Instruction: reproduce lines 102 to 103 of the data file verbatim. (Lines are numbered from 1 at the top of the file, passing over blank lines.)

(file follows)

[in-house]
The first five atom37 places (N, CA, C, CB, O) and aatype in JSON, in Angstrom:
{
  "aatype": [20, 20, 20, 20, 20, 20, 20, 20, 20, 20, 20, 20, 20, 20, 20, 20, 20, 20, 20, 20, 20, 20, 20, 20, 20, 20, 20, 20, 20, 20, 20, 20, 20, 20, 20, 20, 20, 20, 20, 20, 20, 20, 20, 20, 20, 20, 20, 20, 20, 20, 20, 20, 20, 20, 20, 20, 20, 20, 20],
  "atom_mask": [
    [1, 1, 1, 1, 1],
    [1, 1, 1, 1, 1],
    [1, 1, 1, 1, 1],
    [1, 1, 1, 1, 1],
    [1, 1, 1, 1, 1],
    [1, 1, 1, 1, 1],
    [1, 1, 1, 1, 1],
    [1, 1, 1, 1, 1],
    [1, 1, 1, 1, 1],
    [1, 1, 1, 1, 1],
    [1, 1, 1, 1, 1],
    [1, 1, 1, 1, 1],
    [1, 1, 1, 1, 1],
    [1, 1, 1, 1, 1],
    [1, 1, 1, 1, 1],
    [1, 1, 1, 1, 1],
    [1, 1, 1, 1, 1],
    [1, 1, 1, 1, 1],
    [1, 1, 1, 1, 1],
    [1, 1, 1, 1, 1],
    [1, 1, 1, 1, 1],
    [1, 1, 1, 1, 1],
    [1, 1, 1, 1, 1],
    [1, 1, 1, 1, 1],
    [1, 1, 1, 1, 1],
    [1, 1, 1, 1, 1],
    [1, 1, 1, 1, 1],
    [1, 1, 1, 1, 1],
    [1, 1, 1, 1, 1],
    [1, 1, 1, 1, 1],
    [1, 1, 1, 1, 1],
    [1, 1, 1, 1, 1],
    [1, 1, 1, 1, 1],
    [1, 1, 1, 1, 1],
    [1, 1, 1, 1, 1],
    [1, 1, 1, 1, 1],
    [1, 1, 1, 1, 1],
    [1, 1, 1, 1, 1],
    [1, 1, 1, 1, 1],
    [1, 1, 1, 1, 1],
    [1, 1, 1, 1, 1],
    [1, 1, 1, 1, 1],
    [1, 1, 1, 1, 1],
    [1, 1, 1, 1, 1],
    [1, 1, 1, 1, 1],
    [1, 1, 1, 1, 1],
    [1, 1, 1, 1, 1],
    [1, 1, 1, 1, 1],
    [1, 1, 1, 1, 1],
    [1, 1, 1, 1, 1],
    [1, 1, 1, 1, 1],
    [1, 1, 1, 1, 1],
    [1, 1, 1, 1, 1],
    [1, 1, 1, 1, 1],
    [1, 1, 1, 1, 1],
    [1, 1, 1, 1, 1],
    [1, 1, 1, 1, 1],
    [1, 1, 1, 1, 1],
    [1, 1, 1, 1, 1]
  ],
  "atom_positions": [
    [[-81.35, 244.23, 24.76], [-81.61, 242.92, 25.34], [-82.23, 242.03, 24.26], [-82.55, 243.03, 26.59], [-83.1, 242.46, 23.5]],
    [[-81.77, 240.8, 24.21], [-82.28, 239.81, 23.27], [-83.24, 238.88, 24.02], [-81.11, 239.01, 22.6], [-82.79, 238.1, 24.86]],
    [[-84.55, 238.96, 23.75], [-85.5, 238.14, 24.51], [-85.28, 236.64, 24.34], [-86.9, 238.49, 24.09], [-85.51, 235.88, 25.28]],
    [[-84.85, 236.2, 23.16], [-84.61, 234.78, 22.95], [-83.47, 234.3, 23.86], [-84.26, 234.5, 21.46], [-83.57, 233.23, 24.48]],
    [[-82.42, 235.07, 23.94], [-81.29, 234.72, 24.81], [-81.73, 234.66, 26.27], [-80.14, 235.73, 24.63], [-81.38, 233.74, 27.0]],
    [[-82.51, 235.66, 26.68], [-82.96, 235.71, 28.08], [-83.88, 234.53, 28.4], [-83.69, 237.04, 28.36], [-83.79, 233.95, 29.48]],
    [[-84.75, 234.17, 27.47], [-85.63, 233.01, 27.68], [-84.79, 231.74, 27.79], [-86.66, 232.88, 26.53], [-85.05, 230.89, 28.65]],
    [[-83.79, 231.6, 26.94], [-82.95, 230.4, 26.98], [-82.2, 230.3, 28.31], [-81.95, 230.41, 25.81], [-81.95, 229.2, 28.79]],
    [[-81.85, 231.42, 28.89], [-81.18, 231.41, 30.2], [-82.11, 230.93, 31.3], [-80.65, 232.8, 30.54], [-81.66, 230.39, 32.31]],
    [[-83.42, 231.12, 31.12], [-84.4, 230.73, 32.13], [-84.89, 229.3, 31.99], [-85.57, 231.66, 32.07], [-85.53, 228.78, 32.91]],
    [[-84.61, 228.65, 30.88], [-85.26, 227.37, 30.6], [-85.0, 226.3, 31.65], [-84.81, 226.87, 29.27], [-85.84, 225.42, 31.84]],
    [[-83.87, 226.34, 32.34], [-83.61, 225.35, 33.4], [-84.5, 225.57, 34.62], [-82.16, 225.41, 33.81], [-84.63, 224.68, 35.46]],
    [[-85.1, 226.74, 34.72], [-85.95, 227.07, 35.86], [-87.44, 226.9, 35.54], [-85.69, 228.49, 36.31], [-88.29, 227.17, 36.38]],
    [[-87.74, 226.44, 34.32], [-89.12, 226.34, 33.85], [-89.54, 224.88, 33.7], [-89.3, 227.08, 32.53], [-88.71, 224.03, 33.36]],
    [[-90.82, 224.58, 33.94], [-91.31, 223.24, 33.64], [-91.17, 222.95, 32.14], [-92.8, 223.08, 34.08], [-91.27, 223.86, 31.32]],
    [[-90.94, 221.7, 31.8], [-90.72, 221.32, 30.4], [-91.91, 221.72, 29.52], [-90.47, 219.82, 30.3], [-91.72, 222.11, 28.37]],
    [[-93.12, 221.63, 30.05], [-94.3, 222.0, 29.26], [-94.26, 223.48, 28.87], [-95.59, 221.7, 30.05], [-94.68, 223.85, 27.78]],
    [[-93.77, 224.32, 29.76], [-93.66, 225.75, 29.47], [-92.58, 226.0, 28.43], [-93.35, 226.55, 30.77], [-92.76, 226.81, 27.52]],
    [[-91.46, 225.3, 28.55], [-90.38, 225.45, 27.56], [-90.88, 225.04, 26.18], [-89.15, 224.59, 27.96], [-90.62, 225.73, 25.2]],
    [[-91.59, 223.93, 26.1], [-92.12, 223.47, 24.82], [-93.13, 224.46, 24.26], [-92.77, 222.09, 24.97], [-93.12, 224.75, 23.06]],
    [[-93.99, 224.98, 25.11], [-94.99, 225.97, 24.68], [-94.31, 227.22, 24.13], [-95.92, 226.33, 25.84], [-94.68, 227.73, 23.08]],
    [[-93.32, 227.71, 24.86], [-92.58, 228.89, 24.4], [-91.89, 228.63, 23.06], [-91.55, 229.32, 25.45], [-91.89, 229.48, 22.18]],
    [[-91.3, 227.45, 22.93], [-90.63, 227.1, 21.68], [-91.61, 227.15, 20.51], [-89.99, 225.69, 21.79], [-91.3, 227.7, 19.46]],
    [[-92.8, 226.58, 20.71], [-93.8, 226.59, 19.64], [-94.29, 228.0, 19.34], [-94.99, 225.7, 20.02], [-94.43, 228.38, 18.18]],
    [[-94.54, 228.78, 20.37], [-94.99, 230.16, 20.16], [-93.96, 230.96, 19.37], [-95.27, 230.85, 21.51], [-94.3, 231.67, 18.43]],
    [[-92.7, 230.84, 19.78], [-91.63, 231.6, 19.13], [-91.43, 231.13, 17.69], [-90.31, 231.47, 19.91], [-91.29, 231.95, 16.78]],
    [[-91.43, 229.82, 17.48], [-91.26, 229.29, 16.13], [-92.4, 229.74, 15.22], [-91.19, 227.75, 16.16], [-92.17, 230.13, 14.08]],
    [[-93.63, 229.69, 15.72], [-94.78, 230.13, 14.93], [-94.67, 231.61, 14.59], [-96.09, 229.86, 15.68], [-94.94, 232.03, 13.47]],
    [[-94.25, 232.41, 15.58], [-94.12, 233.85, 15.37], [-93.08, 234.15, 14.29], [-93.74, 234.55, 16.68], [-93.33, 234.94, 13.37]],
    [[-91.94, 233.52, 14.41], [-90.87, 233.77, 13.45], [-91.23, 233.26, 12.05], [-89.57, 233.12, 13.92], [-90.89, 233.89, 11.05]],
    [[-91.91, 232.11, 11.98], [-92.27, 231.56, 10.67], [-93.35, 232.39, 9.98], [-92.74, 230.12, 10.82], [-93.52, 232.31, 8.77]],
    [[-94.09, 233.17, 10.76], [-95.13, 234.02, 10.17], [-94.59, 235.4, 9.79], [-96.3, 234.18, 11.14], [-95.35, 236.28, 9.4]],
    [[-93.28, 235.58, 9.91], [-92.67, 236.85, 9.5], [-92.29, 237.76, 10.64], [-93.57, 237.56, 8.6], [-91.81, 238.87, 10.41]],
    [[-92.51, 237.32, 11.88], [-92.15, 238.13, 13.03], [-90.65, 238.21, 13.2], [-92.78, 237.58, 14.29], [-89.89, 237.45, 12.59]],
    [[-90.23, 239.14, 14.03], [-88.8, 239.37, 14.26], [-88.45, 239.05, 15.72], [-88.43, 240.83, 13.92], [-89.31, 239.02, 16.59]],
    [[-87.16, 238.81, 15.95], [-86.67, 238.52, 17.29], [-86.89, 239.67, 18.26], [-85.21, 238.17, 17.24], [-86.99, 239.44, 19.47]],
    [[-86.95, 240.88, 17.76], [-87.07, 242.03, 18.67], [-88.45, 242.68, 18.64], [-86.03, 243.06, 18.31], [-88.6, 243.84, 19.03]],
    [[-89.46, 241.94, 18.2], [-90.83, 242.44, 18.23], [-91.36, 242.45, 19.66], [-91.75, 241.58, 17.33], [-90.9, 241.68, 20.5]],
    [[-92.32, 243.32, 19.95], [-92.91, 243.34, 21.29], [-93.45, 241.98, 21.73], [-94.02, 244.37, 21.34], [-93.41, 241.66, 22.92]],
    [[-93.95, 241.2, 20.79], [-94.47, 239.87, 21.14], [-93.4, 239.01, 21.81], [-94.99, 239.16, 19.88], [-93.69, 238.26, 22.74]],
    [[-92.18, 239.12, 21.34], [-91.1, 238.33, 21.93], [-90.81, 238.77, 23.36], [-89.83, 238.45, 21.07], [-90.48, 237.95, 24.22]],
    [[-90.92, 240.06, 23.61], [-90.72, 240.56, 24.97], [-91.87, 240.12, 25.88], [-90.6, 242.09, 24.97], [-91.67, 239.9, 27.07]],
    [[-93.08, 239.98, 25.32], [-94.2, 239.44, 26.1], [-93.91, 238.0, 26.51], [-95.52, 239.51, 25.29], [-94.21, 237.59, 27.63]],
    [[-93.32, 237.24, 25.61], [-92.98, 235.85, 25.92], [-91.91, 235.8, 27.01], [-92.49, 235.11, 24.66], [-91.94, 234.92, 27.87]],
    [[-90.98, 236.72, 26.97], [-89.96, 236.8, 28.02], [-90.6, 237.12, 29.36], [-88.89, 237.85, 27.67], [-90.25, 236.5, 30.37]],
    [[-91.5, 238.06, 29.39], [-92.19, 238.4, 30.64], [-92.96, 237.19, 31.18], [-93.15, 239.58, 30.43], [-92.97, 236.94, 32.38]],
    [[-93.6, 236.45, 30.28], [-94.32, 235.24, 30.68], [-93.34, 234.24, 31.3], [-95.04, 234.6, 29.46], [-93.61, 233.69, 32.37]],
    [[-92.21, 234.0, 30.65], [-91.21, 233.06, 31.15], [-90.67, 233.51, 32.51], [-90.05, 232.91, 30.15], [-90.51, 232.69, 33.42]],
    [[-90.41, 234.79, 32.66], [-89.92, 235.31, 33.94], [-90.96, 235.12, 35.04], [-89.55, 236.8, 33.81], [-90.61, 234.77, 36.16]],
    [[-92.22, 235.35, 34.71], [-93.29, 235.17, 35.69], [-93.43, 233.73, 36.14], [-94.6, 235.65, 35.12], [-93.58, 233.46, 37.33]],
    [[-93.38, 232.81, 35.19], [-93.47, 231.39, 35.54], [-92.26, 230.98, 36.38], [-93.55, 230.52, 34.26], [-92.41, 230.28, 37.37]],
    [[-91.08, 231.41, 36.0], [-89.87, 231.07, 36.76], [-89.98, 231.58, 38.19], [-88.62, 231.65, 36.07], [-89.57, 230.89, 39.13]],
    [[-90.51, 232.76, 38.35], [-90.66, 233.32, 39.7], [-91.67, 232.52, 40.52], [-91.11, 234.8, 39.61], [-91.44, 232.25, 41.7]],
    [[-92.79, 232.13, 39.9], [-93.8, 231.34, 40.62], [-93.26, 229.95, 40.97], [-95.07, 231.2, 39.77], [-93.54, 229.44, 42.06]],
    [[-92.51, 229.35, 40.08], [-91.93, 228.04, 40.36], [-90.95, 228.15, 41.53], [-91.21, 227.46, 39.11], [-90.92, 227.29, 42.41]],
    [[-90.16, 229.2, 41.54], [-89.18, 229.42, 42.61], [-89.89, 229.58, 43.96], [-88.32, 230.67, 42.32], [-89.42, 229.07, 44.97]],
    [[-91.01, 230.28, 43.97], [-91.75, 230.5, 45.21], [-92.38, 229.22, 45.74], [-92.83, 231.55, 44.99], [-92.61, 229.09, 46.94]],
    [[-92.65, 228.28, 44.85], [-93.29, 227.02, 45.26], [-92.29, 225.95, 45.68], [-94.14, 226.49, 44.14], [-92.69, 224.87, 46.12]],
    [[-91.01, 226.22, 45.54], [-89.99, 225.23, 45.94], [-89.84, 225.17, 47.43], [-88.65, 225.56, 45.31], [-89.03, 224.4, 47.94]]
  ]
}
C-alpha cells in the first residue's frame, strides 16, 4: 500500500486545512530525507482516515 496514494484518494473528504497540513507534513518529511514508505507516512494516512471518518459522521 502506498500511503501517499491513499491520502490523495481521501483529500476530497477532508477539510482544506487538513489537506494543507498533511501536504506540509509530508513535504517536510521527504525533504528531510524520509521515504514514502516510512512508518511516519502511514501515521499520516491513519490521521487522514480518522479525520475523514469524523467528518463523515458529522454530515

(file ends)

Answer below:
    [[-87.16, 238.81, 15.95], [-86.67, 238.52, 17.29], [-86.89, 239.67, 18.26], [-85.21, 238.17, 17.24], [-86.99, 239.44, 19.47]],
    [[-86.95, 240.88, 17.76], [-87.07, 242.03, 18.67], [-88.45, 242.68, 18.64], [-86.03, 243.06, 18.31], [-88.6, 243.84, 19.03]],